Stephen Daisley

The madness of #ToryGenocide

The madness of #ToryGenocide
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The hashtag #torygenocide was trending on Twitter all day Sunday. This is because seemingly rational people have got it into their heads that Boris Johnson is using the Covid-19 outbreak to orchestrate a social cull in the UK. There is a debate over the wisdom of the strategy the government has been advised to take by the chief scientific adviser. Robert Peston asks a question about testing that, if I’m honest, makes me wonder about the wisdom of how we’re going about this. Still, I am not a scientist. I don’t know whether Downing Street has taken the right or the wrong approach. I’m happy for others to have that debate.

This is not that. This is not a scholarly exchange on the merits of ‘herd immunity’ or social distancing. This is the proposition that the Prime Minister is so wicked, sadistic and Machiavellian that he is, per the internationally recognised definition of genocide, acting ‘with intent to destroy, in whole or in part, a national, ethnical, racial or religious group’ by, inter alia, ‘deliberately inflicting on the group conditions of life calculated to bring about its physical destruction in whole or in part’.

Let me be clear: if you believe this, you are a loon. A wack-job. Nuttier than an M&Ms spillage in a Snickers factory. The #torygenocide conspiracy theory is not the mutterings of a bus station wino but of apparently intelligent people unable to surrender a psychological crutch. That is, the reassuring conviction that their opponents are plainly evil, so evil they would perpetrate mass cleansing of the weak and vulnerable out of ideological callousness. Who wouldn’t want to lean on such a crutch? If those you disagree with are monsters, you no longer have to go to the trouble of disagreeing with them. You can simply pronounce them hostis humani generis and hear your analysis echoed in your political silo of choice.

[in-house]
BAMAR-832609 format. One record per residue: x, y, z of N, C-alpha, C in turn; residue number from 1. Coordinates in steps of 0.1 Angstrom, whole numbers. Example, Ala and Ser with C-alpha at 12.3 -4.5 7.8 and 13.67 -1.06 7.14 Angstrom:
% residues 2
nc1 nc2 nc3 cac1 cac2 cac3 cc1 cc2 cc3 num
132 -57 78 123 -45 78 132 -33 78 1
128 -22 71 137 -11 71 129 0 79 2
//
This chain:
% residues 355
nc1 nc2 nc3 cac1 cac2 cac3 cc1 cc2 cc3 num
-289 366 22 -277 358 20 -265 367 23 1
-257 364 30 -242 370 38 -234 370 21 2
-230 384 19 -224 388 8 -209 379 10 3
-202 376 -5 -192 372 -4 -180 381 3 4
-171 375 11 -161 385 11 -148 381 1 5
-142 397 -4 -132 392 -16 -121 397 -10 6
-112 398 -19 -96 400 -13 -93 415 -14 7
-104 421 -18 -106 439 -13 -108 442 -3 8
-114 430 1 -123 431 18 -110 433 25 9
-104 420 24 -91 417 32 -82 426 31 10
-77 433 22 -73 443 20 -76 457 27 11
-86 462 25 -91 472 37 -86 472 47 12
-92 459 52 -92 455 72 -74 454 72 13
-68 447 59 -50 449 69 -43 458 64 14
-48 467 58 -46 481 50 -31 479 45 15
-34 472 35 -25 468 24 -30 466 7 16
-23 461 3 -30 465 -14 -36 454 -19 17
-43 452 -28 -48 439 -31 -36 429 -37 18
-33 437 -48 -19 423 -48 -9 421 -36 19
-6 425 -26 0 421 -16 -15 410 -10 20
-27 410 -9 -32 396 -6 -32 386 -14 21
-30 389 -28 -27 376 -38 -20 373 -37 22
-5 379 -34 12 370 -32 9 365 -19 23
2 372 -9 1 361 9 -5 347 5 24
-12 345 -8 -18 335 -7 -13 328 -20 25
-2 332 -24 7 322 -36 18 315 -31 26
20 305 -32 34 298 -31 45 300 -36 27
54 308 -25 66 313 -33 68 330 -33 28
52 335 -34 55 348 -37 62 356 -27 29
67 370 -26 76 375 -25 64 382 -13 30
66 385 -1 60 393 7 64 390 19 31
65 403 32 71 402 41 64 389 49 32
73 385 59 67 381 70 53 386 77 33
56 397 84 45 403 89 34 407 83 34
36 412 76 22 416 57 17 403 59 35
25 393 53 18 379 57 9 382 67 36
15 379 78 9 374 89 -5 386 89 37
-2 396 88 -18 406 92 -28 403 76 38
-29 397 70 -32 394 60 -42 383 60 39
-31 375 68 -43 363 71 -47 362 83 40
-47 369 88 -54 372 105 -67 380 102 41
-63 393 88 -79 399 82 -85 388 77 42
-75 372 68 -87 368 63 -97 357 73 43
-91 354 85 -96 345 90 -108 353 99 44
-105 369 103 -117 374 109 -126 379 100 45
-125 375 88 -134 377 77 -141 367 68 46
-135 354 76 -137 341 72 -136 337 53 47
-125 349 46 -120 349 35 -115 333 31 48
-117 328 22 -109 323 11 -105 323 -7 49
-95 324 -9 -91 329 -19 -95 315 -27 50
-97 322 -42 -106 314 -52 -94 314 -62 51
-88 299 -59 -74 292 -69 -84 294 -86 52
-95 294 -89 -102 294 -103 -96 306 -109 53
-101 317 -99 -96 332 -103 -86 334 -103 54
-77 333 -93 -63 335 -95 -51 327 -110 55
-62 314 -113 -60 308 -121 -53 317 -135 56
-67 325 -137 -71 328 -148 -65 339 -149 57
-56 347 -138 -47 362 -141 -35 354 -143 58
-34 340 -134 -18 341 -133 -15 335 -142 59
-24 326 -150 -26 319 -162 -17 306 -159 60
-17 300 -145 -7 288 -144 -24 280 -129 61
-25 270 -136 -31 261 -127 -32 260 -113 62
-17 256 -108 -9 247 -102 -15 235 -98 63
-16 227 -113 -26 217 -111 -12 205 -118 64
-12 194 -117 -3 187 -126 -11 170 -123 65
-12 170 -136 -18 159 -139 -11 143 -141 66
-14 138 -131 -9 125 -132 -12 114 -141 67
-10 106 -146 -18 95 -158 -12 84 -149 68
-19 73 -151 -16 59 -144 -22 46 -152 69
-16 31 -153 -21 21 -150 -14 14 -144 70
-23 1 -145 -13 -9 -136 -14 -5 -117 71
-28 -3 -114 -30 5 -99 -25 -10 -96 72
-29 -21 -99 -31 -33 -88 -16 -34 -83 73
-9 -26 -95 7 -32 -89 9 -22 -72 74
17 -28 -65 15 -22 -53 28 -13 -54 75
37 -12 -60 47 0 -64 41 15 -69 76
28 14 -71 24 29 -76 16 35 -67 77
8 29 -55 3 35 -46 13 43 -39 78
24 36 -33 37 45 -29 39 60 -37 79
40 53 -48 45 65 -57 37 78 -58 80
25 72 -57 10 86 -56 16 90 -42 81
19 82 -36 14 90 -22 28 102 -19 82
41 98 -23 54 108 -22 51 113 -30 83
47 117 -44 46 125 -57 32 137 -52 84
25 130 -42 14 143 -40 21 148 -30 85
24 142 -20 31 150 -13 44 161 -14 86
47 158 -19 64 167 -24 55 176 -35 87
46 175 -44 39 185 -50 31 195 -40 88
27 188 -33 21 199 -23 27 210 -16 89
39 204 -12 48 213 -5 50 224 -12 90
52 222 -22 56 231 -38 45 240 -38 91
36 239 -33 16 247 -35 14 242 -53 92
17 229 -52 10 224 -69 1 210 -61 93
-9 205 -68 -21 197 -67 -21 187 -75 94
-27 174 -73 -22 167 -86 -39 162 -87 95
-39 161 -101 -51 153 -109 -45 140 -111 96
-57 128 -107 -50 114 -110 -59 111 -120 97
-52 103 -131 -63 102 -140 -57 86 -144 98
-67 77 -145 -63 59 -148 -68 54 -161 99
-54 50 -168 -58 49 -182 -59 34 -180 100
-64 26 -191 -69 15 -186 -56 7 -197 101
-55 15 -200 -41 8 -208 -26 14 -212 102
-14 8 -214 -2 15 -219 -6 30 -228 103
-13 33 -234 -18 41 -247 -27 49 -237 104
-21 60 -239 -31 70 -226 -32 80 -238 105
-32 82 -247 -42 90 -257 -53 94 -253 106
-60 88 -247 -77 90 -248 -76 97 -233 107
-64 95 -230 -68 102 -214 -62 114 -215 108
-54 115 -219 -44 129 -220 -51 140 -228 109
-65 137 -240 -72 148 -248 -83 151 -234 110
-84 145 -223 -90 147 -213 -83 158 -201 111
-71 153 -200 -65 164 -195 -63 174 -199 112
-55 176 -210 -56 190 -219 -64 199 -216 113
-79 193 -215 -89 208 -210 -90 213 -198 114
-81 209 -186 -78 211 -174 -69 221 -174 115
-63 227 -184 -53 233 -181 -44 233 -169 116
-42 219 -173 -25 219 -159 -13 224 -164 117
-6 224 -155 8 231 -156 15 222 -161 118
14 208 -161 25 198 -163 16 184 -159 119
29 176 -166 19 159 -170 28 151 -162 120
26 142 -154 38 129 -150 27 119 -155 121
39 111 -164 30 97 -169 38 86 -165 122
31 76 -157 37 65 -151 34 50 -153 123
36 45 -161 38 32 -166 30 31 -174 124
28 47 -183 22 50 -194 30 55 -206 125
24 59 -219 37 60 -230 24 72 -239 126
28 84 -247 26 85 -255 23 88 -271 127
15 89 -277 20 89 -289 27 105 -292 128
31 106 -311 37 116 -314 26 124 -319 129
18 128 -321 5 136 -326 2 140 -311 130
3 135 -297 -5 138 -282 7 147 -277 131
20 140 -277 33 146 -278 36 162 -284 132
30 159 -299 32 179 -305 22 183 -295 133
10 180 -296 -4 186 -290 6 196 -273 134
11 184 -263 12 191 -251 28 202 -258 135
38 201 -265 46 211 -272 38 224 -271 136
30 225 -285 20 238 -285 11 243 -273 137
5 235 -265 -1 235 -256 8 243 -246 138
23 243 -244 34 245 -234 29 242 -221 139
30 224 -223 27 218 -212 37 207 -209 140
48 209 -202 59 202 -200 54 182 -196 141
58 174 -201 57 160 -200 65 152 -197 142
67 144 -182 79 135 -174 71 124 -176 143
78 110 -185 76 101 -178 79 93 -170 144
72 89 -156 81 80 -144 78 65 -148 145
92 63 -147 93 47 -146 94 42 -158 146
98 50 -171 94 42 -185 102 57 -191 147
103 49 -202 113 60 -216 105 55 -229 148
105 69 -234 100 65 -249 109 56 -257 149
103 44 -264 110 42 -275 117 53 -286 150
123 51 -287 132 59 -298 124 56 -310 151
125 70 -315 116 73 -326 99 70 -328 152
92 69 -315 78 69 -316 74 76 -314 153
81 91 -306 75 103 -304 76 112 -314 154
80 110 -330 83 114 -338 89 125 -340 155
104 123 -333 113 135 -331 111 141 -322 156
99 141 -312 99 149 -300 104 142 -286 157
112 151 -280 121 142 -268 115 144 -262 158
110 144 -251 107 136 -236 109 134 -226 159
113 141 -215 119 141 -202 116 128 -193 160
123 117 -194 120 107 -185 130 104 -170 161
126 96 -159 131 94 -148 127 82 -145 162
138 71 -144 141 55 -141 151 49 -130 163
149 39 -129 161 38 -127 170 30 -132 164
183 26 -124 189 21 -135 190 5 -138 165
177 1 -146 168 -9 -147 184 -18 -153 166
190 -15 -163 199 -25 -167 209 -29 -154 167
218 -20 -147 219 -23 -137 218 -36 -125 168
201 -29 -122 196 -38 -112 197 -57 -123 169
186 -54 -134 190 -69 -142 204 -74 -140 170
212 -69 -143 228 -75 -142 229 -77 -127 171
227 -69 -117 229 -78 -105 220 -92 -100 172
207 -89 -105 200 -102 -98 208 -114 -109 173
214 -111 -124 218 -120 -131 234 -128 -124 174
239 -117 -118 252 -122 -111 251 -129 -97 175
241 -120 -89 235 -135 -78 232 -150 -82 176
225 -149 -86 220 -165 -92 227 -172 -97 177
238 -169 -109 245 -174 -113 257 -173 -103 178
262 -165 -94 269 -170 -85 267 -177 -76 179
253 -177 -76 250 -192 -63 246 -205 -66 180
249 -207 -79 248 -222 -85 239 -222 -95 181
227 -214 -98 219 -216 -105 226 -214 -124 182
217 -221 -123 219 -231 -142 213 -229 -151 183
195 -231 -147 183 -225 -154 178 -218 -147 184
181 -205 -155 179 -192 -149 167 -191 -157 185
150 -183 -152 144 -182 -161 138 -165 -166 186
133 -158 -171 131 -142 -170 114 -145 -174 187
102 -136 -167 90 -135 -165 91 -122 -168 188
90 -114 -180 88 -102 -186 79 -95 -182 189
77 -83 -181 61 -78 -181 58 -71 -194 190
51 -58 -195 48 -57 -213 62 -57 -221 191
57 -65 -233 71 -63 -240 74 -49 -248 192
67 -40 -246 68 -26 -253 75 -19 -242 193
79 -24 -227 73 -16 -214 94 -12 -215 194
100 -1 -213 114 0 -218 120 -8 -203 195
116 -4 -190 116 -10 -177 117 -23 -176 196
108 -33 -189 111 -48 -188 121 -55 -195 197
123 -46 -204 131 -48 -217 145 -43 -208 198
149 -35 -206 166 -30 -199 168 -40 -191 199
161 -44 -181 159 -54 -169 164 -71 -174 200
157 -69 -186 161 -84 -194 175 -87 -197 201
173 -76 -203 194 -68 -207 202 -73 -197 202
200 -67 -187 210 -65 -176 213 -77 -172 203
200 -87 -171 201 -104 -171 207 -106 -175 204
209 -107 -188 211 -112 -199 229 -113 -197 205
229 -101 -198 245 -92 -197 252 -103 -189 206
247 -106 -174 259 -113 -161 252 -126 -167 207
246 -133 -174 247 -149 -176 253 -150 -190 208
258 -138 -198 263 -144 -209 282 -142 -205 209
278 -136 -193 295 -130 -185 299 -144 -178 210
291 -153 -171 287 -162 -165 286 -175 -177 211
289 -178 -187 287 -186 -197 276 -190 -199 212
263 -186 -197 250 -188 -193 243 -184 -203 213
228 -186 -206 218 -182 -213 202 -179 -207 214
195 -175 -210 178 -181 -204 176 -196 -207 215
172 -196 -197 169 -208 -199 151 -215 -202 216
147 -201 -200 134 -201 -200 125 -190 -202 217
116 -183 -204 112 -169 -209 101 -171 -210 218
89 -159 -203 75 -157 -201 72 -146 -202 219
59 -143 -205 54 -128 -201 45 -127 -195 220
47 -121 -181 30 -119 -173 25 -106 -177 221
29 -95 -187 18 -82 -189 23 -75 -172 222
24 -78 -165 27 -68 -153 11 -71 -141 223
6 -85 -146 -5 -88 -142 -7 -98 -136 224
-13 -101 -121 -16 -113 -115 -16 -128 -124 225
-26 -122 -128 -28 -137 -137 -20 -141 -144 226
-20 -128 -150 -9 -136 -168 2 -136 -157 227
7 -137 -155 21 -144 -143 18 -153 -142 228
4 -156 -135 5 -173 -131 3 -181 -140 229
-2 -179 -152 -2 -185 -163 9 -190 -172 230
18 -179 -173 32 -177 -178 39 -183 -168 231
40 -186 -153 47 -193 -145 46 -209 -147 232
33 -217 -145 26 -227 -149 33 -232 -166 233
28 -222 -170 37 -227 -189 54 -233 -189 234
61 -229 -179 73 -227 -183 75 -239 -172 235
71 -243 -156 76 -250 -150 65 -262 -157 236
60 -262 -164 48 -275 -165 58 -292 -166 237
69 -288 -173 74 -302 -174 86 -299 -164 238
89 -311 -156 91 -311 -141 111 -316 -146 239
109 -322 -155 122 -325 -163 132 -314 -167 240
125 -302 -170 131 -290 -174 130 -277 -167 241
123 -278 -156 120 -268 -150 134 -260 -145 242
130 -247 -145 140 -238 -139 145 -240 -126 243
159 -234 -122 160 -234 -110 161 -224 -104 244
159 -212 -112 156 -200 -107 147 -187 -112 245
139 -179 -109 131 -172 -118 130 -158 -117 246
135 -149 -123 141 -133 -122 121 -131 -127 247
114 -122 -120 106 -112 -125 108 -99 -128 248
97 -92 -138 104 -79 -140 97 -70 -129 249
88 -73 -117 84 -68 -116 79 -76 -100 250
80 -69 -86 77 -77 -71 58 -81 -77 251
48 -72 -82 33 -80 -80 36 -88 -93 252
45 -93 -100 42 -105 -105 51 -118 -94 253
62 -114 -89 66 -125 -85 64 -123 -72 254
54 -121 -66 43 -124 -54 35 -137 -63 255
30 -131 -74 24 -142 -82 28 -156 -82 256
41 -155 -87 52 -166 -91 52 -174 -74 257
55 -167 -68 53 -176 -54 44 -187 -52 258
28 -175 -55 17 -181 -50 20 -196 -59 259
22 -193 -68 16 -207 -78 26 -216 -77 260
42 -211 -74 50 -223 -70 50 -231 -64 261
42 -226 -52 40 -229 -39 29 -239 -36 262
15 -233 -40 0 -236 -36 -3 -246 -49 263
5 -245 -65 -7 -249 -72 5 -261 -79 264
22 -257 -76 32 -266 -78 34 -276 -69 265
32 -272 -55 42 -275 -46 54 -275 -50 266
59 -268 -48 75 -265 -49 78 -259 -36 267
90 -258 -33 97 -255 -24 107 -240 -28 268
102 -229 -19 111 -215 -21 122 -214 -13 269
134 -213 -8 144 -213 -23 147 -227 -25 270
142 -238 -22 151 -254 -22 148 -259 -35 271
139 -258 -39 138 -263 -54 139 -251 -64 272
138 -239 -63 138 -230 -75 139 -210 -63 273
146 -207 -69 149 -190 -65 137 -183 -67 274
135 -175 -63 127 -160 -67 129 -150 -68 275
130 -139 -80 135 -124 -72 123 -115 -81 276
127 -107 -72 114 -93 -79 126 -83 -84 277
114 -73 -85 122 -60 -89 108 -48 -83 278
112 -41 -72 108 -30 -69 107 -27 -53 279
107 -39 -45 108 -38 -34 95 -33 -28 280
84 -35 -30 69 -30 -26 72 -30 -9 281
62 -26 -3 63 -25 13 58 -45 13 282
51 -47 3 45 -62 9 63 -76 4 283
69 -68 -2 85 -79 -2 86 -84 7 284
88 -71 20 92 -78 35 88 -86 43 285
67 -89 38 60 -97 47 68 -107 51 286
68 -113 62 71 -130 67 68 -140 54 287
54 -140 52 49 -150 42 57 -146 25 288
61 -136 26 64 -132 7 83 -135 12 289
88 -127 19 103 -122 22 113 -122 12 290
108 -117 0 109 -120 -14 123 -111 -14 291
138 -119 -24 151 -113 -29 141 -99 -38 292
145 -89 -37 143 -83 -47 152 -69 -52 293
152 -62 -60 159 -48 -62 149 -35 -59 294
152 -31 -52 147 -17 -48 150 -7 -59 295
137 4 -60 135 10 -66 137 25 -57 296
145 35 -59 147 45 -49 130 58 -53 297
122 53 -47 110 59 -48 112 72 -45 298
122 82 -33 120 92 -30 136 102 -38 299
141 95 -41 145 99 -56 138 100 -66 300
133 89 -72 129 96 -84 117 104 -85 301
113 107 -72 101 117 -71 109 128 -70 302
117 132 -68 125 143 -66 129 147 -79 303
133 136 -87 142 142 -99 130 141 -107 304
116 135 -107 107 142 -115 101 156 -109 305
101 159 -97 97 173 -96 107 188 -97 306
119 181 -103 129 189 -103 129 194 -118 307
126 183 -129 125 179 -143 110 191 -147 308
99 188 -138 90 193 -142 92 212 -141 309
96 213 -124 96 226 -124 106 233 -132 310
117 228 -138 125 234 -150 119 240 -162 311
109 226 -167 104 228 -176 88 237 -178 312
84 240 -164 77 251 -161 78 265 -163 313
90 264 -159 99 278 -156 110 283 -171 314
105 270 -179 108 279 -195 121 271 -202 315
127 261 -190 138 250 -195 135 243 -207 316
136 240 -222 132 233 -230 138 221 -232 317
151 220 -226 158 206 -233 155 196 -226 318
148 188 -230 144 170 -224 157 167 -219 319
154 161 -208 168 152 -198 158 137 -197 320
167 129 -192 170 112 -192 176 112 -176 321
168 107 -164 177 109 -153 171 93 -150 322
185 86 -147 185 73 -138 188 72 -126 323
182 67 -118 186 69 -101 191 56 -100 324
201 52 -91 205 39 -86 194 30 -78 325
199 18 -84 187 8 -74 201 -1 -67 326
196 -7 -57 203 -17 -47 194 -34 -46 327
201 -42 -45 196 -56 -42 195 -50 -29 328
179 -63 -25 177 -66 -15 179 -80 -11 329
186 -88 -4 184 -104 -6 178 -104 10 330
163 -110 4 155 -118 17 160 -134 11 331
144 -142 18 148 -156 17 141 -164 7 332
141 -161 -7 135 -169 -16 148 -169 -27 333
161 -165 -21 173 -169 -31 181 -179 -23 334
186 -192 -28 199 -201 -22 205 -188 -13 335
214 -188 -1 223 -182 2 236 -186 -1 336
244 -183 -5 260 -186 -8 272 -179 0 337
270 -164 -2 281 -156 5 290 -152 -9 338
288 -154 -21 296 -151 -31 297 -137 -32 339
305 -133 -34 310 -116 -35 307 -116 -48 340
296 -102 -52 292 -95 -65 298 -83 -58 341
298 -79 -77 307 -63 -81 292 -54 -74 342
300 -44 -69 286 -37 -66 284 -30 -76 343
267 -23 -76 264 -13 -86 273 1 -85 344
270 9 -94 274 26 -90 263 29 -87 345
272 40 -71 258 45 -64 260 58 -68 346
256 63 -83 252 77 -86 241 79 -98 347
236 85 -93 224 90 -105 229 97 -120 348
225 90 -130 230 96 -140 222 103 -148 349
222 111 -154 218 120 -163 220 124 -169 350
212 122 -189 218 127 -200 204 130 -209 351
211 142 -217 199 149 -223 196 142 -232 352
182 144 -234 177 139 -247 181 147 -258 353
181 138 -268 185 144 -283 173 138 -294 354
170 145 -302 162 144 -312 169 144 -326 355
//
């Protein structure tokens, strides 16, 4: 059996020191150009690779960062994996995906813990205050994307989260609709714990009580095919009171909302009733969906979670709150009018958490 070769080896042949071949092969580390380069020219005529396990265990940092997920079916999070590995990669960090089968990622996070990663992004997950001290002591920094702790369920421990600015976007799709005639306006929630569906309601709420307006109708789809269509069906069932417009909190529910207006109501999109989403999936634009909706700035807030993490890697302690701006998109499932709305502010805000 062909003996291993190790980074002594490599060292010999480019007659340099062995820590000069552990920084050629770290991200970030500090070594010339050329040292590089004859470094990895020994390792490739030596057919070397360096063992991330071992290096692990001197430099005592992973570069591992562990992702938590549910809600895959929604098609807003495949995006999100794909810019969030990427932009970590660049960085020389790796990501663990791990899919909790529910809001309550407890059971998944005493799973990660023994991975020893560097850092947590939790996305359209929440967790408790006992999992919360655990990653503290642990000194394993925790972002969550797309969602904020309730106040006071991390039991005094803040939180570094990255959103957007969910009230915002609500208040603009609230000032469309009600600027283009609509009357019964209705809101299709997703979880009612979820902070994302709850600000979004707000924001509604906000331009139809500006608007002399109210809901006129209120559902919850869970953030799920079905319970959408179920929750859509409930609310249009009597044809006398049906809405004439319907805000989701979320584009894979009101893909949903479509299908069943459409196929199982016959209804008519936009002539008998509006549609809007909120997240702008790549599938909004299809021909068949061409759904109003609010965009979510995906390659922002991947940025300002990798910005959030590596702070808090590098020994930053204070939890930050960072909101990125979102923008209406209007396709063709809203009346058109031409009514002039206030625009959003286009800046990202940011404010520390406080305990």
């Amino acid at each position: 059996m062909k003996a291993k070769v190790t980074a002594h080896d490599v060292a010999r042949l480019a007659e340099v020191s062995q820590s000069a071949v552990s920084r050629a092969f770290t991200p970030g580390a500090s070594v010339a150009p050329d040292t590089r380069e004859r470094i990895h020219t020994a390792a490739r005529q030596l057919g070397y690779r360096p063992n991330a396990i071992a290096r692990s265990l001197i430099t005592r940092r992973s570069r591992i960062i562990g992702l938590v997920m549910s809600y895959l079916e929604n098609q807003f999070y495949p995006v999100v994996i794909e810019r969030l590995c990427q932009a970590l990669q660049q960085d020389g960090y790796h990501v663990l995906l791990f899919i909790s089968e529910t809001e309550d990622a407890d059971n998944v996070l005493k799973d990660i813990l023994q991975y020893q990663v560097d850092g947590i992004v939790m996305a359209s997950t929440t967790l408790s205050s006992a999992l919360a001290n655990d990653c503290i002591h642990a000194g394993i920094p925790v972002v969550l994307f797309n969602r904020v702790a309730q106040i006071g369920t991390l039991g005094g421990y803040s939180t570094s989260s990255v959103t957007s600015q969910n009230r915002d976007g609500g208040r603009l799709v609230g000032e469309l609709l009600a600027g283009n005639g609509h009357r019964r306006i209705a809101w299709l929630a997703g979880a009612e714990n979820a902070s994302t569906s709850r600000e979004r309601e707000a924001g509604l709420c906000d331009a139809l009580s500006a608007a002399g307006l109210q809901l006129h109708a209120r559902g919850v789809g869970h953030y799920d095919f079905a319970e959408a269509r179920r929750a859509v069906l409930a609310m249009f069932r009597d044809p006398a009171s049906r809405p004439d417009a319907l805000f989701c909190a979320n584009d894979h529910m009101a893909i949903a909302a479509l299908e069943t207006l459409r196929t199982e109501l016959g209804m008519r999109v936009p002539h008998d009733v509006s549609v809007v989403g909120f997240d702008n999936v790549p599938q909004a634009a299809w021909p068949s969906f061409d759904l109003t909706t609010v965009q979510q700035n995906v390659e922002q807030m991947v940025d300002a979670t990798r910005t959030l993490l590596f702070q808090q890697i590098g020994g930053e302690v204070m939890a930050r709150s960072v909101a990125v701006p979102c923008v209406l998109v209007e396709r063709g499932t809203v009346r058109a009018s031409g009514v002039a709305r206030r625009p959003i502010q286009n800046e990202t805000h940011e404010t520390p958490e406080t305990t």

Spend long enough perusing #torygenocide conspiracy theories and you notice a commonality: The formulation ‘FBPE’ or the Council of Europe flag emoji are ubiquitous, and frequent reference is made to the UK’s decision to withdraw from the European Union. In short, the Brexit culture war frame has been bolted wholesale onto a public health emergency.

We have a demographic in this country who have become unhinged. Many were previously generic malcontents who fit into a wide array of political boxes but few espoused the European cause until the referendum went the wrong way. Now it is their core identity, much like otherwise level-headed Democrats and Republicans have become prisoners to the convulsive umbrage of the anti-Trump Resistance. On either side of the pond, there is a yawning gap where effective opposition ought to be. In this country, the Prime Minister’s comfortable majority and the mesmerising uselessness of the Labour party make it all the more vital for the citizenry to be informed and the public discourse to be broadly distinguishable from a highlights reel of the Alex Jones Show.

I know it’s only Twitter. I hate the damn thing as much as you do; I’m just a hopeless junkie who can’t break the habit. But social media is a king-sized bullshit-spreader with no off-switch at the best of times. The single greatest institution of the British left was taken over and wrecked by fanatics who organised and were organised on social media, exploiting the ungoverned nature and reach of Twitter and Facebook to peddle their junk ideas and their junk messiah. Right now, as I have argued already, social media has the power to disseminate baseless fears, incite panic, and do tangible damage to public health or public order. Running an unedited, unregulated instant publishing platform in the middle of a global pandemic is like handing an AR-15 and a bottle of Jack Daniel’s to a chimpanzee and hoping for the best.

The Hiroo Onoda Remainers need to come down out of the jungle sooner or later. The war is over. You lost. We’ve left the EU and Boris Johnson isn’t trying to murder you. The death toll from Covid-19 has now passed 6,000, likely many more will lose their lives, and you’re using the crisis for a spot of black helicopter fanfic. Could you not?